In Europe, socio-technical energy systems in urban areas undergo fundamental changes. First, liberalization changed the pre-existing, stabilized governance structure; second, decarbonization goals and the increasing share of renewables in energy production changed the technological structure and led to decentralization; third, digitalization, recently opens up entirely new technical and managerial opportunities to design decentralized, renewable and diversified urban energy systems. While these fundamental transition processes are providing phaszinating social and technical innovations and new opportunities, the energy system still is a critical infrastructure which needs to remain functional and resilient to provide crucial public services - while undergoing change.
For the social and technical resilience of urban energy systems in federalist states, the so called urban utility companies play a crucial role. These public firms, which are owned by the city, provide the urban system with all public services (energy, water, mobility, waste management) and manage all the critical infrastructures (grids, production sites).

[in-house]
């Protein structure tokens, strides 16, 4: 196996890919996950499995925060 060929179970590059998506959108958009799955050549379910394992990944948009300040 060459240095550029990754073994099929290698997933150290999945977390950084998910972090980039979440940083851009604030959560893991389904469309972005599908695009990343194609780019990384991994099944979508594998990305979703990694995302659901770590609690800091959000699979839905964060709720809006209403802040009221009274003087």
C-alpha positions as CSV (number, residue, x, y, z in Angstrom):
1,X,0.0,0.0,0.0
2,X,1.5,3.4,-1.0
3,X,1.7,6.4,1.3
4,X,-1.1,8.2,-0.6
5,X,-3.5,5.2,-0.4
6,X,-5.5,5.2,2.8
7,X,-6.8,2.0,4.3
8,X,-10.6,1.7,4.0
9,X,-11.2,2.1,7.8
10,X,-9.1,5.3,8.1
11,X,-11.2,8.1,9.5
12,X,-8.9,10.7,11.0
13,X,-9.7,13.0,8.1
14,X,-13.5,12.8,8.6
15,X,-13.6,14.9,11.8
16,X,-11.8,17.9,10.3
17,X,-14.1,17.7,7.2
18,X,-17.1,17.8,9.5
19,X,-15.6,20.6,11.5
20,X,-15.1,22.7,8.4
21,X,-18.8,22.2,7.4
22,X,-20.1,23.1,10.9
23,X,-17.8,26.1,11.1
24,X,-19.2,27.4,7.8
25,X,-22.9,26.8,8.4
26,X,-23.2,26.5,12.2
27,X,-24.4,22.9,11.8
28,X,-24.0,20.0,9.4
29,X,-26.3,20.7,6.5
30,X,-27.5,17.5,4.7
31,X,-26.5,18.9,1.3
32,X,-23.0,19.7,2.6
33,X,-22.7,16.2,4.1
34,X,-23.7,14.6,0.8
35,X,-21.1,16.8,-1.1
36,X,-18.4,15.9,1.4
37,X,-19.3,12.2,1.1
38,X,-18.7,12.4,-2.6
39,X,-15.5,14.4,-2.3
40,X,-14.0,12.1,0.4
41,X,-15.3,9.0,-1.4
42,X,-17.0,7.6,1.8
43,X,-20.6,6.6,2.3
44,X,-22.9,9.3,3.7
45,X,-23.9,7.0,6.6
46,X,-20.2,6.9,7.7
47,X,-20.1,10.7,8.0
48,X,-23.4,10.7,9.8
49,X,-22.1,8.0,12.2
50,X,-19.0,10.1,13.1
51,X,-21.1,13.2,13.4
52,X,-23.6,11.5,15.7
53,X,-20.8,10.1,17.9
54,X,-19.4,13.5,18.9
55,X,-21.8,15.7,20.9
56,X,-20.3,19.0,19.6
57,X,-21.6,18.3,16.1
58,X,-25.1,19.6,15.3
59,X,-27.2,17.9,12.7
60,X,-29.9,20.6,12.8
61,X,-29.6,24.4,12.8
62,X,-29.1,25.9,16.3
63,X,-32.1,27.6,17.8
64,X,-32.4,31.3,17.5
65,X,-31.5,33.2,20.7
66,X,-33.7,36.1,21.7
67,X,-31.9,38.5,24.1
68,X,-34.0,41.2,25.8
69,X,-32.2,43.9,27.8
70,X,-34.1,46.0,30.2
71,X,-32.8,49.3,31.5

In our contribution, we first present a theoretical concept, to operationalize and analyze resilience of socio-technical systems in transitions. The concept builds on two core attributes of resilience: diversity and connectivity, for which we propose an indicator set encompassing three fundamental diversity properties—variety, balance and disparity—and three basic connectivity properties —average path length, degree centrality and modularity. Subsequently, we apply this concept to the case of urban energy systems and question, which role the urban utility companies play for its social and technical resilience. Thereby, we build not only on our theoretical considerations but also on empirical evidence from large cities in Switzerland and Germany (Geneva, Zürich, Basel, Munich, Cologne and Hannover). In so doing we provide rich insights on urban energy system resilience and self-governance in urban infrastructure management, which can be applied to planning practices and policy making.